While the bronzing work could be done as early as February, Layne said he hopes to wait until April to have the statue transported down to its permanent home. It’s better weather for a ceremony at the site, he noted.
The back story
Though the lack of a statue stung Frazier in life, the calls for one grew stronger at, and after, his “Homegoing Celebration” at Northwest Philadelphia’s Enon Tabernacle Baptist Church.
“Tell them Rocky was fictitious. Joe was reality,” the Rev. Jesse Jackson said from the pulpit during his eulogy in Nov. 2011. “Rocky’s fists are frozen in stone. Joe’s fists were smokin’.
“Rocky never faced Ali or Holmes or Norton or Foreman. Rocky never tasted his own blood. … Joe Frazier deserves a statue in downtown Philadelphia.”
Less than a year later, city officials announced a $150,000 fundraising effort that would ideally commission a Frazier statue, and cover its preservation and upkeep.
After a slow start, of which legendary Philadelphia boxer Bernard Hopkins took notice, funds poured in via events and donations.
By April 2013, after seeing several proposals, Frazier’s family members selected the work of Lawrence J. Nowlan, an Overbrook native who created the Harry Kalas Memorial Statue at Citizens Bank Park. Layne’s proposal was the runner-up in that process.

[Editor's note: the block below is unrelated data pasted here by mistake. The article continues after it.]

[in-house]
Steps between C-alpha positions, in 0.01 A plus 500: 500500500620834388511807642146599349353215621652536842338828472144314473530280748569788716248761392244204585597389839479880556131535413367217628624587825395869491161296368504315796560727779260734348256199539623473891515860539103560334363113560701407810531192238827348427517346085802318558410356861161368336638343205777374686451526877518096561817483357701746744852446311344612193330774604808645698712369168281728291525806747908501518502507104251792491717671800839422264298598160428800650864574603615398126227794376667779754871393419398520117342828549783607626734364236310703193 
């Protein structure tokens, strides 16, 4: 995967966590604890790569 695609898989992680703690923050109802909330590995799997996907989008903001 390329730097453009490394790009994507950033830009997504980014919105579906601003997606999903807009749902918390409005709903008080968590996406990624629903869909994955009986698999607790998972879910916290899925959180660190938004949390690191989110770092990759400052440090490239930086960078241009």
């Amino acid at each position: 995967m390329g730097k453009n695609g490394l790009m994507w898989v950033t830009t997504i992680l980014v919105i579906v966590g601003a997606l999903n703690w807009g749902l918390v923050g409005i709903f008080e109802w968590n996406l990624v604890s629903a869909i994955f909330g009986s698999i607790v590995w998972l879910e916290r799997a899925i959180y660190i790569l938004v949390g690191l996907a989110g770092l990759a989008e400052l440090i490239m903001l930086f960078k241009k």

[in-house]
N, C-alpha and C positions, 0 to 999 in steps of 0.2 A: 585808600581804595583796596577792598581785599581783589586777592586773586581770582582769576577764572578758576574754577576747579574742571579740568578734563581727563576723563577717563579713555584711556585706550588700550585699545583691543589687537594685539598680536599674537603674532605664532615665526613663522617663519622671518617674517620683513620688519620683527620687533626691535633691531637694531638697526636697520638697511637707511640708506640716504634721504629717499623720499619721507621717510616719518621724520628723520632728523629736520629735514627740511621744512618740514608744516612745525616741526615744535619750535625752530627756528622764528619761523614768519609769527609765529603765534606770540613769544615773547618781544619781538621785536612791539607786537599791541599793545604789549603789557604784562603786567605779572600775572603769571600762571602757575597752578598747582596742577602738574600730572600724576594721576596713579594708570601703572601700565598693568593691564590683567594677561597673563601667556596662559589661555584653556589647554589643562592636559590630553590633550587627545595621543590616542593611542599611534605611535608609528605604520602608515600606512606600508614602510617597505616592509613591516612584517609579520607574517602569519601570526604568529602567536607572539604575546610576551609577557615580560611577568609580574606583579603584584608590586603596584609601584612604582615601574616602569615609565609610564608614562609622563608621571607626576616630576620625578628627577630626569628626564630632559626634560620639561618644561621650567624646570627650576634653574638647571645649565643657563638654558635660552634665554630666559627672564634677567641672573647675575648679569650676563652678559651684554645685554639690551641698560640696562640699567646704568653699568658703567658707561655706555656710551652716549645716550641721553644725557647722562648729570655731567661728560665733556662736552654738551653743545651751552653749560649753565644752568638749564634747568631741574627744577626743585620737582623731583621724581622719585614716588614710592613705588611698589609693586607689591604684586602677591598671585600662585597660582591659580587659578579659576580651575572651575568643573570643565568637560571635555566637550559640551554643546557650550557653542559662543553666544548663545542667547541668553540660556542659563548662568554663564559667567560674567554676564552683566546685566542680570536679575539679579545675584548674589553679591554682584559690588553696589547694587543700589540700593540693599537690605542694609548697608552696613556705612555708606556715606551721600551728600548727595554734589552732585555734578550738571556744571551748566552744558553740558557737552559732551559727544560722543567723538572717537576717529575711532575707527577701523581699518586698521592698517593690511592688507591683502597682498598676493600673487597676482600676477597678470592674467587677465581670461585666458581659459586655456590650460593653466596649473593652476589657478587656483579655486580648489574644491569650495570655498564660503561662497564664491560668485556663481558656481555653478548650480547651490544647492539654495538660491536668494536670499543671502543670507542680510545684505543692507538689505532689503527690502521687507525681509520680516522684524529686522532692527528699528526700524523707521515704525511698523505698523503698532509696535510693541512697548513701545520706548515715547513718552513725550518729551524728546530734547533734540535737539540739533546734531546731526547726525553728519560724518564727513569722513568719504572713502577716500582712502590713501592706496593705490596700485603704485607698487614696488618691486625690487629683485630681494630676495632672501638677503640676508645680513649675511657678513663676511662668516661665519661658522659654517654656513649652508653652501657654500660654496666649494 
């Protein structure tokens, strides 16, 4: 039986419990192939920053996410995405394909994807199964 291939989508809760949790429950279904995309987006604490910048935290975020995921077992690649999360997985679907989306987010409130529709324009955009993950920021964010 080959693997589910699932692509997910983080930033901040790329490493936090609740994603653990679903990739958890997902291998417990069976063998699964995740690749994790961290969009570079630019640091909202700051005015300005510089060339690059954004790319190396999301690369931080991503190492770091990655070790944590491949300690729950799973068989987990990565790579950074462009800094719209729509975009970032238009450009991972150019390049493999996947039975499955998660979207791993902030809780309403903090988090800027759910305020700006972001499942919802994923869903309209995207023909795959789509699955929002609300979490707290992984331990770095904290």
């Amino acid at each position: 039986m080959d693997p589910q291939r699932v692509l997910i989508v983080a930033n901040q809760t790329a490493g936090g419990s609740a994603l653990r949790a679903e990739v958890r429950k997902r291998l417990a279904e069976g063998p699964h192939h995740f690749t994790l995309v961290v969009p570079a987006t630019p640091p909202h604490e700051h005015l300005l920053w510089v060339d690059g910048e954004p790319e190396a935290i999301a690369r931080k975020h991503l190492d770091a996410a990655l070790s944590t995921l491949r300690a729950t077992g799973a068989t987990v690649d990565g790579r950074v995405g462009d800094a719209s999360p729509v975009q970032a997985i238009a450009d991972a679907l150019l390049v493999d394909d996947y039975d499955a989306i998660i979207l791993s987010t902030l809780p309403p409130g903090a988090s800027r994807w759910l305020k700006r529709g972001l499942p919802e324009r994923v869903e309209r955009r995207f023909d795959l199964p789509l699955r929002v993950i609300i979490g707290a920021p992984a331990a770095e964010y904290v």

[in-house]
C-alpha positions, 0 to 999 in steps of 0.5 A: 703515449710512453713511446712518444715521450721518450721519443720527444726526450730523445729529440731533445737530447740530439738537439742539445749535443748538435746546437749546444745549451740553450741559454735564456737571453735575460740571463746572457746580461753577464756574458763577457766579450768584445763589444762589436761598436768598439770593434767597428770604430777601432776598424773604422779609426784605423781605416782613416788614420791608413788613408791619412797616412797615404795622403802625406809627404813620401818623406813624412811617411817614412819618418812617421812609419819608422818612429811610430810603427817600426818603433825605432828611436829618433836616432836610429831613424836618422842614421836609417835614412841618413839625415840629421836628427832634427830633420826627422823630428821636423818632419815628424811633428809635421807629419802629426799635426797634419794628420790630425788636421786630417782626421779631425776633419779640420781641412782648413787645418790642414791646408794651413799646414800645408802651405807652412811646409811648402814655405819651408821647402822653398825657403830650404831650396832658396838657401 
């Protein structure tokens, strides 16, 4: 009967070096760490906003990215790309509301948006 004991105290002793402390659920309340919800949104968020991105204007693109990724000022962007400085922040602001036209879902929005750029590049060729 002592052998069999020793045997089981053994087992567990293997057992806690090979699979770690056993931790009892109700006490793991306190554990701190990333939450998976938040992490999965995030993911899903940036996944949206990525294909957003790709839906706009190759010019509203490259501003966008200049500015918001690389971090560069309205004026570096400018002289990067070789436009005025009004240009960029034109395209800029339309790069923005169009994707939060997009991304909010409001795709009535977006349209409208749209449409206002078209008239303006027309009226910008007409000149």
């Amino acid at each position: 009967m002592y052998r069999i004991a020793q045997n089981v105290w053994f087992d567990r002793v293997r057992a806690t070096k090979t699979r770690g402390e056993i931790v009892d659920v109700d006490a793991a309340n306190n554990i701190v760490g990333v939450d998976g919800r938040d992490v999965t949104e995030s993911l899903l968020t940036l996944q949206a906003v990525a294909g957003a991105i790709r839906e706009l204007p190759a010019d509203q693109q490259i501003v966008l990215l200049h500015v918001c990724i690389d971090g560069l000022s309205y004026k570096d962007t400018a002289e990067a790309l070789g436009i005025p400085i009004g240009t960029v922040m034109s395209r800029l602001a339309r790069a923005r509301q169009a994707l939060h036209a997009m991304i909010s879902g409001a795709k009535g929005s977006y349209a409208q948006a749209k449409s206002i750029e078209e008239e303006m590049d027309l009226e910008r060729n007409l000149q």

Four months later, though, Nowlan tragically passed away at the age of 48 without having completed his vision.
In Dec. 2013, the Philadelphia Arts Commission approved Layne’s plan for the statue that will soon find a home on the grounds where the Spectrum — a since-demolished building that Frazier christened with a 1967 fight against Tony Doyle — once stood.
All loose ends were tied up within a couple months and Layne got to work in February.
Expecting to finish up his work sometime in September, he expects bronzing to take four or five months, with an unveiling possibly coming to South Philadelphia in April 2015.